How to be "Bear Wise" - Part 2
In our previous post, “How to be ‘Bear Wise’ - Part 1”, we offered six tips on how to live in concert with our neighbors, the black bear. If you missed that post, please check it out and hopefully learn something new.
In this blog, we offer a few tips on how to enjoy our bountiful and beautiful great outdoors while being “bear wise”, keeping safe from and sharing the space with bears. We are, in fact, visiting their home, not the other way around.
Western NC has well sought after hiking, mountain biking and camping - the Asheville, Hendersonville, Waynesville areas specifically. It’s very uncommon for bears to attack humans and rarely become aggressive…unless you mess with cubs. However, it’s best & smart to avoid bears at all times.
Hiking & Walking
Be aware of your surroundings at all times
Try not to hike alone - take a friend or go in a group
Always keep children in sight
When in thick brush, make noise like clapping hands or talking loudly. Consider wearing a bear bell
Carry bear spray…just in case
Camping & Cooking
Do not store food in tents and always cook about 100 yards away from campsite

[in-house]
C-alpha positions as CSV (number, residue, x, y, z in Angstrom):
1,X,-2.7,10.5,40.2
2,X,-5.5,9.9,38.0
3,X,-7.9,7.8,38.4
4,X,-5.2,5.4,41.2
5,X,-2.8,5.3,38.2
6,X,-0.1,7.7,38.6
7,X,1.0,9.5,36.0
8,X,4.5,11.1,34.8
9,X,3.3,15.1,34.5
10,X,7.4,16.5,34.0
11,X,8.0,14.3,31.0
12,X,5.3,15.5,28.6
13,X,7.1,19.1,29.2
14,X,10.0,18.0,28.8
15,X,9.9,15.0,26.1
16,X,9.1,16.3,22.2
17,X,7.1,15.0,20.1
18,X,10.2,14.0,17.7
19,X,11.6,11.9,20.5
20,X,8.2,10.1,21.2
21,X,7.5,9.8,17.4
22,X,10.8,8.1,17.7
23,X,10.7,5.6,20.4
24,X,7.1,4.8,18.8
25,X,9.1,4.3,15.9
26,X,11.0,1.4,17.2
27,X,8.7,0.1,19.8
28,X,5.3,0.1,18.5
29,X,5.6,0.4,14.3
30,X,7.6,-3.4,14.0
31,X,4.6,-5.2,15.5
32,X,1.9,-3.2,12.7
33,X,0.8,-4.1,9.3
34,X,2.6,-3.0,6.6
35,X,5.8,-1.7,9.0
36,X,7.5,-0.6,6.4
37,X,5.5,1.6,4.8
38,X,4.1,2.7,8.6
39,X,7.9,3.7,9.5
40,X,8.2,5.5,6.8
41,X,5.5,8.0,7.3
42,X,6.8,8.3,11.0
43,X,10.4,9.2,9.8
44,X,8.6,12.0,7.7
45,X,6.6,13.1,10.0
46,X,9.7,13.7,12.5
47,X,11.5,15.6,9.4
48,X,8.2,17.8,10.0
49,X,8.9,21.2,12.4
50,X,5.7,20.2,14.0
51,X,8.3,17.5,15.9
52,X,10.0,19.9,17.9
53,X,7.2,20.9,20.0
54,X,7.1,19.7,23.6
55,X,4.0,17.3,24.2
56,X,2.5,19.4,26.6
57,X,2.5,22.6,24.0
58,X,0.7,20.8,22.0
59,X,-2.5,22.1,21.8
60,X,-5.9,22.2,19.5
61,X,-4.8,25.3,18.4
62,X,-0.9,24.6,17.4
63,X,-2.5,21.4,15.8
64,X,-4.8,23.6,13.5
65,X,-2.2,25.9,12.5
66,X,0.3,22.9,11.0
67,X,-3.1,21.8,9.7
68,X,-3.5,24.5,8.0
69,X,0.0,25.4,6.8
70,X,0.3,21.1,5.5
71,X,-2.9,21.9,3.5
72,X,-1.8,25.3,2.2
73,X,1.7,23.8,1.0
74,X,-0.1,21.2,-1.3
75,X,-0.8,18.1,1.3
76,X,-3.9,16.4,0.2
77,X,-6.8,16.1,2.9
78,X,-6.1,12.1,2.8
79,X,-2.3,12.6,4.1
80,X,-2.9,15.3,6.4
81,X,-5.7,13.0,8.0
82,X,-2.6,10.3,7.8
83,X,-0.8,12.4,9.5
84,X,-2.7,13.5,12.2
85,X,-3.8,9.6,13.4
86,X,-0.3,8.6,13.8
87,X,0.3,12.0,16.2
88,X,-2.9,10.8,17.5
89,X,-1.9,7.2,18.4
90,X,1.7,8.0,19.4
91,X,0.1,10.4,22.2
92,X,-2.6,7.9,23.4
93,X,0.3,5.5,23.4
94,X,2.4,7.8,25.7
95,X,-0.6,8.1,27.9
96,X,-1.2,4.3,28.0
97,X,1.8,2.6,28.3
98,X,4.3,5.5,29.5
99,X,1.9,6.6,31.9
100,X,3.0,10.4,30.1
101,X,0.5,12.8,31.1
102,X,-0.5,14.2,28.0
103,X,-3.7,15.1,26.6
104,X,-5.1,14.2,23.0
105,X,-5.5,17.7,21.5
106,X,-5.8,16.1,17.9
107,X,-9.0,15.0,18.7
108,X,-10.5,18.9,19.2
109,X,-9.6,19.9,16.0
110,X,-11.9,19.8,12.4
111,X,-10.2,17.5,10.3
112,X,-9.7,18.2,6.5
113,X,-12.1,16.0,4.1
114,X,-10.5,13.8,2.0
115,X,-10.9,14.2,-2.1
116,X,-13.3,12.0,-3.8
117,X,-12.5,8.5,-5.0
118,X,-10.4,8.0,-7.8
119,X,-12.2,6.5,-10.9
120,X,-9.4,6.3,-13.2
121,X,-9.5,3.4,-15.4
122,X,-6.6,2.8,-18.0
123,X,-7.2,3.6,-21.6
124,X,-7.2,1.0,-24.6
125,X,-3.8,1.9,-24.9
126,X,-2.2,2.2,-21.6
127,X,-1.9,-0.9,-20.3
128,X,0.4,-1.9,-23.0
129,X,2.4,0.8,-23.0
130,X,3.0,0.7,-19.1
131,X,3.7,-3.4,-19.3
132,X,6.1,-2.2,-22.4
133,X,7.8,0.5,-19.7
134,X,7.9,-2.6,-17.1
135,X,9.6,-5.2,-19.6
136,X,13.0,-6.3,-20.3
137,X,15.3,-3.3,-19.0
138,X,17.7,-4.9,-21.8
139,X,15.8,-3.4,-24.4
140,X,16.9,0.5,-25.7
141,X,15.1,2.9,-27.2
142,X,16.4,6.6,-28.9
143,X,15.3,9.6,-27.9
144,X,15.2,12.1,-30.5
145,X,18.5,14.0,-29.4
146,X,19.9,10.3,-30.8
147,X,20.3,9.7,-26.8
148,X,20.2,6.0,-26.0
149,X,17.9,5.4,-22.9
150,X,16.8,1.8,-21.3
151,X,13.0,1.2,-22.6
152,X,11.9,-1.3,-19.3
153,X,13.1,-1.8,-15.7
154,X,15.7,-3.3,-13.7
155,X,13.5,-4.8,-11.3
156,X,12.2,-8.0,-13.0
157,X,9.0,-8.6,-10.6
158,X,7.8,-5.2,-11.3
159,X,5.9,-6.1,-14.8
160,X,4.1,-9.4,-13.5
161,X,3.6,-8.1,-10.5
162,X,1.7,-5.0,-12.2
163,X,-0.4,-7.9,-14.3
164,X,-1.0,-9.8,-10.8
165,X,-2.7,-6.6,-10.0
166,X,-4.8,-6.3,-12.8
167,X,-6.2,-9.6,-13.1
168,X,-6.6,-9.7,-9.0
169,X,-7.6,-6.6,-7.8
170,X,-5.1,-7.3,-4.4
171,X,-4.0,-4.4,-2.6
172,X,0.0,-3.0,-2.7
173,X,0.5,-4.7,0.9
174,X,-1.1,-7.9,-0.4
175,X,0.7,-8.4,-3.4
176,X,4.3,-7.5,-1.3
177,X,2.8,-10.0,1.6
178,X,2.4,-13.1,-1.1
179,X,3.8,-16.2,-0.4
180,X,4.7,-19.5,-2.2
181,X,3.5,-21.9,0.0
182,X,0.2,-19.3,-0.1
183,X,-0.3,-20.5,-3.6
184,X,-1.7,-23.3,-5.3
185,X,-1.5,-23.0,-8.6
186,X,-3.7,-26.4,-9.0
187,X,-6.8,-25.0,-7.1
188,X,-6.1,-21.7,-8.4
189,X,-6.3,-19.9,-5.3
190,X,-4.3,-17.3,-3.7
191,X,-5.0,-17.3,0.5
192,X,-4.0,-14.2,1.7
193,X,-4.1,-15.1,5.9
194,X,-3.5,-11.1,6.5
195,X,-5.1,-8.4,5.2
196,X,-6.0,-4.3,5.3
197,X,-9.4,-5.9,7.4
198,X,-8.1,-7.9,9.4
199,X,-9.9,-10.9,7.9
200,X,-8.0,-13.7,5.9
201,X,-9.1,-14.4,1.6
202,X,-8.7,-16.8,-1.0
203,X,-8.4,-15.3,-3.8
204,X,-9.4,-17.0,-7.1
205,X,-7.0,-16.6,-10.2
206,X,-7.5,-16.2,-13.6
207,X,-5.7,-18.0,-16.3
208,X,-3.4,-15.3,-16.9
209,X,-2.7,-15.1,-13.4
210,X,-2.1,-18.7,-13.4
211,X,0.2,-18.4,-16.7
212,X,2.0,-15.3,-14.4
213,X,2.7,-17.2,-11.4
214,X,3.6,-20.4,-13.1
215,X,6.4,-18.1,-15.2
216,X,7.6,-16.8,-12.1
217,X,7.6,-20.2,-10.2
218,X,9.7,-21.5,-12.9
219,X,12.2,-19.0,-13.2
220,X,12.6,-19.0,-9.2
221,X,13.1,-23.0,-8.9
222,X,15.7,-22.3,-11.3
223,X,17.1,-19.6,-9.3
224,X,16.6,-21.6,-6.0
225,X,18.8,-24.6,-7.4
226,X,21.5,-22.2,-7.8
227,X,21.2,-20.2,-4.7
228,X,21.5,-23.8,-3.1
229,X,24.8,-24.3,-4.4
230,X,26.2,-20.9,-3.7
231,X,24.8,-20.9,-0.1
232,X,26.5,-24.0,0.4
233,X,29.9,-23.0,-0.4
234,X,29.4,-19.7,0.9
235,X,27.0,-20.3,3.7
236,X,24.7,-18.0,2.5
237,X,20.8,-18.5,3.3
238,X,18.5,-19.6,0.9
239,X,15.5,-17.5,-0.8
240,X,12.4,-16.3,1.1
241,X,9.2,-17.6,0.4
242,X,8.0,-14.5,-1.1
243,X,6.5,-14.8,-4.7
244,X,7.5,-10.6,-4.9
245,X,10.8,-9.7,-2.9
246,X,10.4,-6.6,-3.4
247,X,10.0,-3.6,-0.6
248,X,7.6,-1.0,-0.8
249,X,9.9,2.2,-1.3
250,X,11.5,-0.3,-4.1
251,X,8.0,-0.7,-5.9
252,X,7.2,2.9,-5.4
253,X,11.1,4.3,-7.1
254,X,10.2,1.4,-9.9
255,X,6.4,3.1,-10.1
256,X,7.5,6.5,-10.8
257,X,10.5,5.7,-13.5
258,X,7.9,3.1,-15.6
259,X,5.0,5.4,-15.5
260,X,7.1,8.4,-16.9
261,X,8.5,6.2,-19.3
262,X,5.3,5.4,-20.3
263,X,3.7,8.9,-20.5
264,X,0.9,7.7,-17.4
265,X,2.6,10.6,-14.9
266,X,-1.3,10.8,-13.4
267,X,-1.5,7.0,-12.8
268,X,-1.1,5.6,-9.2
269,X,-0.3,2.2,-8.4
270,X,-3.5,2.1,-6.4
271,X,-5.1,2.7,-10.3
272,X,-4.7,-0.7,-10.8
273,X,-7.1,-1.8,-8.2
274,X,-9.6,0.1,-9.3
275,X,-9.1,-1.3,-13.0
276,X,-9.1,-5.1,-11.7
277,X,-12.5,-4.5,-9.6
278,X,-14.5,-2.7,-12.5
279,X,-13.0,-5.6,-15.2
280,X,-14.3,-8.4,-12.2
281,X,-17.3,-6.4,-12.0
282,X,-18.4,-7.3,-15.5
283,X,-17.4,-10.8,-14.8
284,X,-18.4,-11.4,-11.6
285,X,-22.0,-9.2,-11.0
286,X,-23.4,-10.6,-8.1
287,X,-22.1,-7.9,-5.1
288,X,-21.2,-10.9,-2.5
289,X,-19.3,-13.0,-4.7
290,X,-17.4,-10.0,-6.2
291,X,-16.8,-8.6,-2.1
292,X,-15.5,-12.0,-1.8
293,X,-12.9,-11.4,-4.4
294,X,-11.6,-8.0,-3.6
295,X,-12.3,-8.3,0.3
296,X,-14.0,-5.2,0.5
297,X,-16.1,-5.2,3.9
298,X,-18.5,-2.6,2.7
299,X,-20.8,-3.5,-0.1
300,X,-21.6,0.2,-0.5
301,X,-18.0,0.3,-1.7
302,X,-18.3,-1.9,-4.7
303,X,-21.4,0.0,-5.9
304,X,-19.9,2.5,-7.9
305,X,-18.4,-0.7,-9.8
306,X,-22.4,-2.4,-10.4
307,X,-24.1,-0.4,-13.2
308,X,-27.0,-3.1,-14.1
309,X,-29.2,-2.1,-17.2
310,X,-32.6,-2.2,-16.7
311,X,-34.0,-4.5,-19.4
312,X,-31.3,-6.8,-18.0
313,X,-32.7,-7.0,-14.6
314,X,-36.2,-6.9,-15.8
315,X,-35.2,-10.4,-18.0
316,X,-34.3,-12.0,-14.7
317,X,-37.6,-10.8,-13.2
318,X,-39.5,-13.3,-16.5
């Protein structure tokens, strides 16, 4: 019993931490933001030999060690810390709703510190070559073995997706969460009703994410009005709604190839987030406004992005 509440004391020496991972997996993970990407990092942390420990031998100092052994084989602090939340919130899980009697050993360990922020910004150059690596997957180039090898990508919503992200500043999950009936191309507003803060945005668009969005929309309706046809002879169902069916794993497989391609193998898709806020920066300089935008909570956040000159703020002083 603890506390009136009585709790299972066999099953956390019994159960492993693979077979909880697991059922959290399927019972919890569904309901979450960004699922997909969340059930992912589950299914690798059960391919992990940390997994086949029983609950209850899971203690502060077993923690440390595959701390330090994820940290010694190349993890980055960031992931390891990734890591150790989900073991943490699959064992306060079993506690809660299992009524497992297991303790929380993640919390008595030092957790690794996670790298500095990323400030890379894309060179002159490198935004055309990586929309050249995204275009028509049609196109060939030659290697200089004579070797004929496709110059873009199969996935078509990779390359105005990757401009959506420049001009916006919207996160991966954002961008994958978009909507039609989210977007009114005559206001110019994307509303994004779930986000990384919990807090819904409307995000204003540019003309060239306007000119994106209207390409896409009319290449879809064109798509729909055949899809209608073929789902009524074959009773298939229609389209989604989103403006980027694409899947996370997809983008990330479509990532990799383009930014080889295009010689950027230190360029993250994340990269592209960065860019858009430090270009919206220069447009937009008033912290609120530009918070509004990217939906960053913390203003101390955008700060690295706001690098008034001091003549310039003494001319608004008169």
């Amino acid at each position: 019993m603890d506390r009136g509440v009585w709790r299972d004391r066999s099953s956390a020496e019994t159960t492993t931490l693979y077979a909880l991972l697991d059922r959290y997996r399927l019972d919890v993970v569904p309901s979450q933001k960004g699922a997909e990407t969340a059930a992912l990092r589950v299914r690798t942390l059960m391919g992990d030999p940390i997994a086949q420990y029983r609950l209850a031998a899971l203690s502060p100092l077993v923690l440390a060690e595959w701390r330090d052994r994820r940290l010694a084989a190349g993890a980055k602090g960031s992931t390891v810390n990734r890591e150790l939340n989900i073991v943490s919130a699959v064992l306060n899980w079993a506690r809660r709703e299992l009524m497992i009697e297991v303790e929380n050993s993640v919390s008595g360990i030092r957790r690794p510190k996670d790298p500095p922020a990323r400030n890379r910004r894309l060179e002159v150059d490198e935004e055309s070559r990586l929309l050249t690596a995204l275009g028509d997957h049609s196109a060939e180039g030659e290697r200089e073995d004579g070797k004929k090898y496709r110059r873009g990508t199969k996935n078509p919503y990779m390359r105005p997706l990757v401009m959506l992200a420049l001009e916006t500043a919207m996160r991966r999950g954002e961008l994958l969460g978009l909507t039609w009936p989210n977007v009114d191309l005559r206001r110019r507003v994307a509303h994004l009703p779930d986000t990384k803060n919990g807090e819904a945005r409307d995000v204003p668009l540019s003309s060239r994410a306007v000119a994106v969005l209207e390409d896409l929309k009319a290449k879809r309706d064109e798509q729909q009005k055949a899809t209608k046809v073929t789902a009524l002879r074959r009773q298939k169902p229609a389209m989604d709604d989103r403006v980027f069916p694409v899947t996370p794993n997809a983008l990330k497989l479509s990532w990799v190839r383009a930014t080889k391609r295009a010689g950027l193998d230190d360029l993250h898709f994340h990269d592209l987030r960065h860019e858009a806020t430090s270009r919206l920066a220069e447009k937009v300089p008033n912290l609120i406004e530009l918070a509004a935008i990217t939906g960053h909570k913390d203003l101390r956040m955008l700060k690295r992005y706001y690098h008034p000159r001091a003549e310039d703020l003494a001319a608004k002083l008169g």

Clean cooking items and site thoroughly
Do not sleep in the same clothes you wore when cooking
Store food, trash, lotions, toothpaste, and deodorant in your vehicle or bear-resistant container. Alternatively, store these in the air suspended on bear lines 100 yards from campsite
Man’s Best Friend - Fido!
Always keep Fido leashed when hiking/walking and at campsites
Do not let your dog chase or interact with bears to prevent any aggravation
If you encounter a bear with your dog, back away slowly and leave the area as calmly as possible
A Tip from Roost Home Watch
If you encounter a bear, remember, DO NOT RUN as hard as that may be. This may trigger the bear’s predatory response. Instead, talk loudly, not shouting, wave your arms slowly making yourself look bigger. Back away slowly from the bear in the opposite direction continuing to talk and waving your arms. Don’t make eye contact.
Informed by BearWise.org. Photo by the Laurel of Asheville .